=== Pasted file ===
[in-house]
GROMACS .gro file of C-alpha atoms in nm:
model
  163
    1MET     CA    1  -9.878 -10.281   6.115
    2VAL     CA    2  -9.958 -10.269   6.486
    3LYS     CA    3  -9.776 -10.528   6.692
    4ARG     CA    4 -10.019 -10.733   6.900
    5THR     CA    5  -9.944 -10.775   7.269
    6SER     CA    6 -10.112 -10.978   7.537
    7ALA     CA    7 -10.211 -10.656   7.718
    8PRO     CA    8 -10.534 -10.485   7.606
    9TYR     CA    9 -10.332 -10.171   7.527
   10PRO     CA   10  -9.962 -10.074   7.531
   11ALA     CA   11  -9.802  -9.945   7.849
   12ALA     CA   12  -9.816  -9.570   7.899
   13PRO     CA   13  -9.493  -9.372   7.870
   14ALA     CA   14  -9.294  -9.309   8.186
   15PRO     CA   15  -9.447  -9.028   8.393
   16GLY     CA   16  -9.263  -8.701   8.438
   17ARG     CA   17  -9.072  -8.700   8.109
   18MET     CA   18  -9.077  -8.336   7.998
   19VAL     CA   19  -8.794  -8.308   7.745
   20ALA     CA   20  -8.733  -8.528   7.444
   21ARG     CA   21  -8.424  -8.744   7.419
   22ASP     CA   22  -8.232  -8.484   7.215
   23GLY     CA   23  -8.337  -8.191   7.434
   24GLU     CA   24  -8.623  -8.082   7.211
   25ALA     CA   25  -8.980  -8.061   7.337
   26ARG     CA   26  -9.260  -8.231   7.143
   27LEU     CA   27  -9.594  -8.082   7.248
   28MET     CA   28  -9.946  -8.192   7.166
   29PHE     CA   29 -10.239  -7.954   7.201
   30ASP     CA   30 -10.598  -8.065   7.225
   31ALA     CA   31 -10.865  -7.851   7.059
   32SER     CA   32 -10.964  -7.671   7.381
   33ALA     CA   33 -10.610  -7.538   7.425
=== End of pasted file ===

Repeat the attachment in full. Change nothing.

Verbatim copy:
[in-house]
GROMACS .gro file of C-alpha atoms in nm:
model
  163
    1MET     CA    1  -9.878 -10.281   6.115
    2VAL     CA    2  -9.958 -10.269   6.486
    3LYS     CA    3  -9.776 -10.528   6.692
    4ARG     CA    4 -10.019 -10.733   6.900
    5THR     CA    5  -9.944 -10.775   7.269
    6SER     CA    6 -10.112 -10.978   7.537
    7ALA     CA    7 -10.211 -10.656   7.718
    8PRO     CA    8 -10.534 -10.485   7.606
    9TYR     CA    9 -10.332 -10.171   7.527
   10PRO     CA   10  -9.962 -10.074   7.531
   11ALA     CA   11  -9.802  -9.945   7.849
   12ALA     CA   12  -9.816  -9.570   7.899
   13PRO     CA   13  -9.493  -9.372   7.870
   14ALA     CA   14  -9.294  -9.309   8.186
   15PRO     CA   15  -9.447  -9.028   8.393
   16GLY     CA   16  -9.263  -8.701   8.438
   17ARG     CA   17  -9.072  -8.700   8.109
   18MET     CA   18  -9.077  -8.336   7.998
   19VAL     CA   19  -8.794  -8.308   7.745
   20ALA     CA   20  -8.733  -8.528   7.444
   21ARG     CA   21  -8.424  -8.744   7.419
   22ASP     CA   22  -8.232  -8.484   7.215
   23GLY     CA   23  -8.337  -8.191   7.434
   24GLU     CA   24  -8.623  -8.082   7.211
   25ALA     CA   25  -8.980  -8.061   7.337
   26ARG     CA   26  -9.260  -8.231   7.143
   27LEU     CA   27  -9.594  -8.082   7.248
   28MET     CA   28  -9.946  -8.192   7.166
   29PHE     CA   29 -10.239  -7.954   7.201
   30ASP     CA   30 -10.598  -8.065   7.225
   31ALA     CA   31 -10.865  -7.851   7.059
   32SER     CA   32 -10.964  -7.671   7.381
   33ALA     CA   33 -10.610  -7.538   7.425